Page 224 - British Inquiry into Loss of RMS Titanic Day 27 - 31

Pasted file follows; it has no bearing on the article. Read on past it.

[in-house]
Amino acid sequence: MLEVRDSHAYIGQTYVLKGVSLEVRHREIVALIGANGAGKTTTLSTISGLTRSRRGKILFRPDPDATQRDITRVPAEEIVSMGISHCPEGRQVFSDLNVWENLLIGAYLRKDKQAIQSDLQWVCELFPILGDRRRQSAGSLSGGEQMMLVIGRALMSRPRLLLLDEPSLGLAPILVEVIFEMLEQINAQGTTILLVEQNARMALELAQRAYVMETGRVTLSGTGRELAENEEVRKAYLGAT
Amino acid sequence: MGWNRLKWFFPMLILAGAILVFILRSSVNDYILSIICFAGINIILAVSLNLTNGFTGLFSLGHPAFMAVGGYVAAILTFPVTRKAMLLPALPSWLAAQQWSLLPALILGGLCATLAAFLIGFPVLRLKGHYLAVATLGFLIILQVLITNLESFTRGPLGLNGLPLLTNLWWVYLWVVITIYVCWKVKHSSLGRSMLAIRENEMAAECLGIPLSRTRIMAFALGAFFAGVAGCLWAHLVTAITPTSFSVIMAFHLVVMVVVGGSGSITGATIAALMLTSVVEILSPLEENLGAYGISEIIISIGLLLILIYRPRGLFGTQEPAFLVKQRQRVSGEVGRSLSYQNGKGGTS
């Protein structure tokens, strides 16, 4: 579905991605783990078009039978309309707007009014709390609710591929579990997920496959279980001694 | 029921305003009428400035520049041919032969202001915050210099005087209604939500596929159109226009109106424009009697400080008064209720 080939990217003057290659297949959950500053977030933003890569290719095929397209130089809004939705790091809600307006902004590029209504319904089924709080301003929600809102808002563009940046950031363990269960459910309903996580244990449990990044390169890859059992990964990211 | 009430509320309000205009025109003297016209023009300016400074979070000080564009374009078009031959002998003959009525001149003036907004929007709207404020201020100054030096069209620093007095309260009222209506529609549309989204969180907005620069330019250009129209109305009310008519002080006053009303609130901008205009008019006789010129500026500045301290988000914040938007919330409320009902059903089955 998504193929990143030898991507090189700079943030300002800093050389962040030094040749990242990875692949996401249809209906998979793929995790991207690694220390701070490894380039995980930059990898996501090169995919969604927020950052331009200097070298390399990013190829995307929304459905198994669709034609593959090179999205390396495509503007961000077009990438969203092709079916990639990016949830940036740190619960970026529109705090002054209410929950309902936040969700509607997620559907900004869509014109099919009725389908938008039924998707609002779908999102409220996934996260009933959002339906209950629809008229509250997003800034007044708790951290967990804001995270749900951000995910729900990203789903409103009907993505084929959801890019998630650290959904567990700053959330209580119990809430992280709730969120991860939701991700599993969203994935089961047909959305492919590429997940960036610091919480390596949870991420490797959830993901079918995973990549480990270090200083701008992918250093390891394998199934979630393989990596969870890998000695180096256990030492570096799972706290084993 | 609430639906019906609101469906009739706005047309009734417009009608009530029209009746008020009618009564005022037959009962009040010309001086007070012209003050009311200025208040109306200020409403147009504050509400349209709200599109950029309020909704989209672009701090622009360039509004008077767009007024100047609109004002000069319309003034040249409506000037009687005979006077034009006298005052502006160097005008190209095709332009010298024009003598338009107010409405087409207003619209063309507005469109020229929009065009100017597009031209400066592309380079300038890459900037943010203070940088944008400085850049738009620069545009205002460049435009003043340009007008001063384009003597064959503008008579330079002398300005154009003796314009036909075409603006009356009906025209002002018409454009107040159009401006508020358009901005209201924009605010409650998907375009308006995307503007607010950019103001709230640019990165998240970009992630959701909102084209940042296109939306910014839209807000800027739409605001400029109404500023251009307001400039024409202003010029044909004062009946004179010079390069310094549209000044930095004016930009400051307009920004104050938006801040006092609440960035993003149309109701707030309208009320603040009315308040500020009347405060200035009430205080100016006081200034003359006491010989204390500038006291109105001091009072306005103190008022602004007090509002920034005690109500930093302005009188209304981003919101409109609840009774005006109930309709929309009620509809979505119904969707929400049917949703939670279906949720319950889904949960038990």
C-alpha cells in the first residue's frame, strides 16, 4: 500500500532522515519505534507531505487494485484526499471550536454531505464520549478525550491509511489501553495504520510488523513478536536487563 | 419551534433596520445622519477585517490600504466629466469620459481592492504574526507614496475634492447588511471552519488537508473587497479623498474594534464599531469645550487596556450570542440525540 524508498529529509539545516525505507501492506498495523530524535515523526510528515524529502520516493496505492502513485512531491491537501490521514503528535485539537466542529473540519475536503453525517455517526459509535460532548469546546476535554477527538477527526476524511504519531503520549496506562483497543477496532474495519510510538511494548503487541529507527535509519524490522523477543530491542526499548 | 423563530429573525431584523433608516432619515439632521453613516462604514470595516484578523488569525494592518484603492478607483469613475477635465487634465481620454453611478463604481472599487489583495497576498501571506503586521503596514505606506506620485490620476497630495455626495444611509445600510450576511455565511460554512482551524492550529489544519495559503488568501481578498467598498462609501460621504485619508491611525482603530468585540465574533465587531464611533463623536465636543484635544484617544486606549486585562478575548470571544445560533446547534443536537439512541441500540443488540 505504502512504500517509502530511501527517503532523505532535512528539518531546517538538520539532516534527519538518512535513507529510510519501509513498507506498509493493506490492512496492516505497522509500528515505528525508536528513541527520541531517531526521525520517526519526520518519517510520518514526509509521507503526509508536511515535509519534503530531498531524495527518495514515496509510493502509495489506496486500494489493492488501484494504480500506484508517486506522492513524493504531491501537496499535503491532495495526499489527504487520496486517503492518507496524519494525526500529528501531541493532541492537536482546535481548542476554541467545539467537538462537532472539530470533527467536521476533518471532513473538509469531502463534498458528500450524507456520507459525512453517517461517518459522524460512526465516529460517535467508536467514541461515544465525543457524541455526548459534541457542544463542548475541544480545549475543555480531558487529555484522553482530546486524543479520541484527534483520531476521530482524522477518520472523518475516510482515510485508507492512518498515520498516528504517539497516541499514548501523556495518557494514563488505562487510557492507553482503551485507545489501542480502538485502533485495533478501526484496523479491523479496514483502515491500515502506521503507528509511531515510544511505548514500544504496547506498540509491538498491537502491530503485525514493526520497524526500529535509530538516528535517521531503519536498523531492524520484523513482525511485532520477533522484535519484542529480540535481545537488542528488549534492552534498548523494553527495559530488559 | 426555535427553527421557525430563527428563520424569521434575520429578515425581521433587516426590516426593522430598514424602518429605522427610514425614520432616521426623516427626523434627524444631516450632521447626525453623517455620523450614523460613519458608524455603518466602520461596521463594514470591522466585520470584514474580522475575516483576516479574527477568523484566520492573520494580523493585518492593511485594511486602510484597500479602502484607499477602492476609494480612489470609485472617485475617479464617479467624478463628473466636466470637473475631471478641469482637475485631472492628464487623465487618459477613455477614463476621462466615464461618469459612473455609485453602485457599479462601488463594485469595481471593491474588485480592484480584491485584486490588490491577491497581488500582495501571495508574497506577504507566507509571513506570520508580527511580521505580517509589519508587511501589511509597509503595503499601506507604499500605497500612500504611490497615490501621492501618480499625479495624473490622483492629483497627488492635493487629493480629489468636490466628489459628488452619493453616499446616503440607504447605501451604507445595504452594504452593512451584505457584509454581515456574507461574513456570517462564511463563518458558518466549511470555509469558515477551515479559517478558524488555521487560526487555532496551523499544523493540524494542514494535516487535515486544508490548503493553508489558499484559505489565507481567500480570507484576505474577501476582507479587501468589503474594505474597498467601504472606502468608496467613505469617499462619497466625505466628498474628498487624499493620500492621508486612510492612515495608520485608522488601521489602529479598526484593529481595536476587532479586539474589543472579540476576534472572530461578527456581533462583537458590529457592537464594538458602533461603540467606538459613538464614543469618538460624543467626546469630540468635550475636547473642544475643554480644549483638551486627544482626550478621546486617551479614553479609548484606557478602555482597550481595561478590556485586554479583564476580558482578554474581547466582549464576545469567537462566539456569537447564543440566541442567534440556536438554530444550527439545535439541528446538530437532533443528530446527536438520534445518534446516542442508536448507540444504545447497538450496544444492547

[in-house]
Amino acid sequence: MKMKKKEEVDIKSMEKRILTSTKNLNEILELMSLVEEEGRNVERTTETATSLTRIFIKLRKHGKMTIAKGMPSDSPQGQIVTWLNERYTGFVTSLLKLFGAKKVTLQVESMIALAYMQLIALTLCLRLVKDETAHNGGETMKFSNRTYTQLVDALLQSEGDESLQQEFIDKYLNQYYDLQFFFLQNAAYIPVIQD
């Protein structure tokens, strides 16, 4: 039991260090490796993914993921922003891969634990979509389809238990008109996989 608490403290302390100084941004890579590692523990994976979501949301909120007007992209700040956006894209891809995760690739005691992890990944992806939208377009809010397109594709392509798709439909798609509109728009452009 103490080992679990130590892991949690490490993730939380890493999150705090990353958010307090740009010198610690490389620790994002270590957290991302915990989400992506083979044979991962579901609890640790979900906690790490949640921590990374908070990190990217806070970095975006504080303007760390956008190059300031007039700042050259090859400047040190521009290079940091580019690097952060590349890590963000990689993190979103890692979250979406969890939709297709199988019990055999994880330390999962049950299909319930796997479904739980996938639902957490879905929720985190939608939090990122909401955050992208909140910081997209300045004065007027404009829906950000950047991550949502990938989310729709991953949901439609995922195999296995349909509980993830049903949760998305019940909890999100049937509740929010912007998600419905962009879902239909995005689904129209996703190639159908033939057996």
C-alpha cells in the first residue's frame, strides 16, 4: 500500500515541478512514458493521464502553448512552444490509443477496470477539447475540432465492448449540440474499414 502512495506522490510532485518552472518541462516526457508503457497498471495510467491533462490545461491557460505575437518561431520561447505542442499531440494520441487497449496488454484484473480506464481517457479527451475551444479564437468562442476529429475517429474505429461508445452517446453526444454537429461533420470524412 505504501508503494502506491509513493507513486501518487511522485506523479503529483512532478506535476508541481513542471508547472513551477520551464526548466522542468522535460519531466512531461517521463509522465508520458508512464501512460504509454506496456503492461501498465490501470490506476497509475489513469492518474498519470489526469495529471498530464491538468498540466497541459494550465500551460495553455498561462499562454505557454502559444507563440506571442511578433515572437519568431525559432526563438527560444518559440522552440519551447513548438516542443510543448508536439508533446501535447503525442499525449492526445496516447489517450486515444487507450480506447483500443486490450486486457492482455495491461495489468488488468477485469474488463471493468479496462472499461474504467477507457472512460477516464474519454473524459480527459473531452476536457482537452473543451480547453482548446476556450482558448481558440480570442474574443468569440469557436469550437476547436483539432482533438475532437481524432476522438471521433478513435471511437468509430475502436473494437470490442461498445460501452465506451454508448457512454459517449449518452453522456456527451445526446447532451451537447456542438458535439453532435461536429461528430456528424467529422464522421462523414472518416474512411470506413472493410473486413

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began on the Saturday. (The Attorney-General.) Yes, it did; it became more acute on the Sunday afternoon. (The Commissioner.) It gradually fell and fell rapidly, but began Saturday. (The Attorney-General.) Yes. We know very little of the wind on the Saturday. (Sir Robert Finlay.) I think we have information on the morning of the Sunday that there was wind. (The Commissioner.) There was wind of a kind up to three o’clock in the afternoon of the Sunday, and then it fell and became dead calm.” That is correct. “(Sir Robert Finlay.) Yes. The point is the cold had began before the wind dropped. (The Commissioner.) Oh, it began on the Saturday. (Sir Robert Finlay - To the Witness.) I think you said that the importance you would attach to a fall of temperature in this connection was if there was a dead calm? - (A.) Yes. If the sea and the air are about the same temperature I would consider ice; but all those methods, such as dipping up water in buckets to get the temperature are no good.” Then there is the re-examination by the Attorney- General, who says as Question 25115: “We have been speaking hitherto about icebergs; but supposing you had a wireless telegram to the effect that there were icebergs and a large quantity of field ice in the region which the ship had to cross, would that in any way accentuate the risk - which you say would be run? - (A.) The field ice? (Q.) Yes? - (A.) I think field ice for a ship of the class of any ocean liner is almost as bad as an iceberg, because going at a speed like that the kinetic energy is so enormous and field ice is very often 20 feet deep; it is like running on a rock almost.” Then Mr. Cotter puts a question about searchlights, but I do not think I need trouble about that. Then Question 25120: “(Q.) I should like you to answer this. If you can see the berg at a sufficient distance to clear it, is there then any object in reducing speed? - (A.) My Lord, if there is one certain iceberg and one berg alone, or two or three bergs, there is no object in reducing speed, but if you are in an area where there is floe ice and bergs which might perhaps be met at any moment, where if you put the helm hard a-port you might run into another one, then there is need. (Q.) We have no evidence that the “Titanic” saw what you call floe ice, pack ice, or anything of that kind. There were telegrams warning the ship of the existence of such ice. But taking icebergs, if you can see them at sufficient distance to avoid them, is there any object in slowing down? - (A.) I do not consider there is any need to slow down if you can see every iceberg at a sufficient distance to avoid it, but I doubt if you could when you come into such a region.” That is the old question of the absolute ice region. “Now, I am going to ask you about that. We have been told that on this night the conditions were very peculiar, that the sea was as flat as a table top, and that there was no sort of swell, and therefore nothing that would make a ridge round the waterline of the iceberg on which the eye would fall. We have been told that this iceberg was black, and it has been said that in those circumstances it is very difficult to detect the existence of a berg in time to avoid it. Is that so? - I agree with that, my Lord. I think it would have been a very difficult thing with a ship going at that speed to have done so. (Q.) Do you think the speed makes any difference in picking up a thing? - (A.) I do not know about picking up, but slower speed gives you a longer time from the time you see it at the same distance. (Q.) Of course, it does. I did not understand your observation. Now, you know these conditions as they have been described - whether accurately or not I do not know - but they have been described to us. How far off do you think the men in the crow’s-nest, if they had been attending to their business and not talking to each other, ought to have seen this berg? - (A.) I would not like to put a definite figure on it but I should think the men in the crow’s-nest saw that berg about as soon as you would ordinarily expect a man to see it.” That is under these conditions. “That means they saw it just as the ship was striking the berg? - (A.) Had not some three minutes elapsed from the time it was reported? (The Commissioner.) I think not.” The Commissioner: Oh no, that is a mistake. Sir Robert Finlay: Yes. “(The Attorney-General.) It is rather difficult to say. We know what
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